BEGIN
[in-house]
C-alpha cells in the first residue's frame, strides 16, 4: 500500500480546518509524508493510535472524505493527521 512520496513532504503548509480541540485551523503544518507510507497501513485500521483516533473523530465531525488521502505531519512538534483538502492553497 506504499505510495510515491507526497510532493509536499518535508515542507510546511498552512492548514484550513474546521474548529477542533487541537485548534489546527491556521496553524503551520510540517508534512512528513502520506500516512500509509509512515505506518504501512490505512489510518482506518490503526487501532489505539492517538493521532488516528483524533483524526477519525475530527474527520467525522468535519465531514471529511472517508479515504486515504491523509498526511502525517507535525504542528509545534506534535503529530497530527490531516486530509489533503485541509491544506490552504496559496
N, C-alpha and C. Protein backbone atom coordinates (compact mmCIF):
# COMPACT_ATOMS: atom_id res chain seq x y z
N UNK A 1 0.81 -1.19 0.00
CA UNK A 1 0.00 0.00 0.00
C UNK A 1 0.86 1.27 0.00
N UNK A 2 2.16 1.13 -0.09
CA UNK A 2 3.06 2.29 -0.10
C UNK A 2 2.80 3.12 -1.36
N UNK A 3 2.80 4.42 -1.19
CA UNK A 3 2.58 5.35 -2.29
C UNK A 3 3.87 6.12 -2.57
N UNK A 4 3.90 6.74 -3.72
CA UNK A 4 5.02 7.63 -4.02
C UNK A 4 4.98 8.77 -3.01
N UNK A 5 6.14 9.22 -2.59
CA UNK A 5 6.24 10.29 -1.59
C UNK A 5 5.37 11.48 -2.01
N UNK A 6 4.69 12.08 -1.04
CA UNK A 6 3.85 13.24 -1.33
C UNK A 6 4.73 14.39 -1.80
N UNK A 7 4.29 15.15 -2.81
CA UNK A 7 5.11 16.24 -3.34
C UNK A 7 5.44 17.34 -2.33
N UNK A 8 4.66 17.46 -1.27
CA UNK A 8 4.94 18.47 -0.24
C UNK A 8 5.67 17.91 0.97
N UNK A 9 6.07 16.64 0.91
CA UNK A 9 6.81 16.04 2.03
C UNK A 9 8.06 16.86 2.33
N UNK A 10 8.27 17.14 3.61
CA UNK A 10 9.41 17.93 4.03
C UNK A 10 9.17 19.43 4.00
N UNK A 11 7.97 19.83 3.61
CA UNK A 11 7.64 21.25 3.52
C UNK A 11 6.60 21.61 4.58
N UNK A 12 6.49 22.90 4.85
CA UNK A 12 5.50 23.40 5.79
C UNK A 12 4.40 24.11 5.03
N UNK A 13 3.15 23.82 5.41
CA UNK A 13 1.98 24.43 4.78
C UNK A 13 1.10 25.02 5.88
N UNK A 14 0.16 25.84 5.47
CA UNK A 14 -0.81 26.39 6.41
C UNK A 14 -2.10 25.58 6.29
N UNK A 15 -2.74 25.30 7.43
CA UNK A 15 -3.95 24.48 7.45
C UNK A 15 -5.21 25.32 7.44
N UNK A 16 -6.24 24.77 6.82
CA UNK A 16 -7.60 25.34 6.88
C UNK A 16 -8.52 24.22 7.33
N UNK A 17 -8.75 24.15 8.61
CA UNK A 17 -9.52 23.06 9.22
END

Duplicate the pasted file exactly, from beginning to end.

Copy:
[in-house]
C-alpha cells in the first residue's frame, strides 16, 4: 500500500480546518509524508493510535472524505493527521 512520496513532504503548509480541540485551523503544518507510507497501513485500521483516533473523530465531525488521502505531519512538534483538502492553497 506504499505510495510515491507526497510532493509536499518535508515542507510546511498552512492548514484550513474546521474548529477542533487541537485548534489546527491556521496553524503551520510540517508534512512528513502520506500516512500509509509512515505506518504501512490505512489510518482506518490503526487501532489505539492517538493521532488516528483524533483524526477519525475530527474527520467525522468535519465531514471529511472517508479515504486515504491523509498526511502525517507535525504542528509545534506534535503529530497530527490531516486530509489533503485541509491544506490552504496559496
N, C-alpha and C. Protein backbone atom coordinates (compact mmCIF):
# COMPACT_ATOMS: atom_id res chain seq x y z
N UNK A 1 0.81 -1.19 0.00
CA UNK A 1 0.00 0.00 0.00
C UNK A 1 0.86 1.27 0.00
N UNK A 2 2.16 1.13 -0.09
CA UNK A 2 3.06 2.29 -0.10
C UNK A 2 2.80 3.12 -1.36
N UNK A 3 2.80 4.42 -1.19
CA UNK A 3 2.58 5.35 -2.29
C UNK A 3 3.87 6.12 -2.57
N UNK A 4 3.90 6.74 -3.72
CA UNK A 4 5.02 7.63 -4.02
C UNK A 4 4.98 8.77 -3.01
N UNK A 5 6.14 9.22 -2.59
CA UNK A 5 6.24 10.29 -1.59
C UNK A 5 5.37 11.48 -2.01
N UNK A 6 4.69 12.08 -1.04
CA UNK A 6 3.85 13.24 -1.33
C UNK A 6 4.73 14.39 -1.80
N UNK A 7 4.29 15.15 -2.81
CA UNK A 7 5.11 16.24 -3.34
C UNK A 7 5.44 17.34 -2.33
N UNK A 8 4.66 17.46 -1.27
CA UNK A 8 4.94 18.47 -0.24
C UNK A 8 5.67 17.91 0.97
N UNK A 9 6.07 16.64 0.91
CA UNK A 9 6.81 16.04 2.03
C UNK A 9 8.06 16.86 2.33
N UNK A 10 8.27 17.14 3.61
CA UNK A 10 9.41 17.93 4.03
C UNK A 10 9.17 19.43 4.00
N UNK A 11 7.97 19.83 3.61
CA UNK A 11 7.64 21.25 3.52
C UNK A 11 6.60 21.61 4.58
N UNK A 12 6.49 22.90 4.85
CA UNK A 12 5.50 23.40 5.79
C UNK A 12 4.40 24.11 5.03
N UNK A 13 3.15 23.82 5.41
CA UNK A 13 1.98 24.43 4.78
C UNK A 13 1.10 25.02 5.88
N UNK A 14 0.16 25.84 5.47
CA UNK A 14 -0.81 26.39 6.41
C UNK A 14 -2.10 25.58 6.29
N UNK A 15 -2.74 25.30 7.43
CA UNK A 15 -3.95 24.48 7.45
C UNK A 15 -5.21 25.32 7.44
N UNK A 16 -6.24 24.77 6.82
CA UNK A 16 -7.60 25.34 6.88
C UNK A 16 -8.52 24.22 7.33
N UNK A 17 -8.75 24.15 8.61
CA UNK A 17 -9.52 23.06 9.22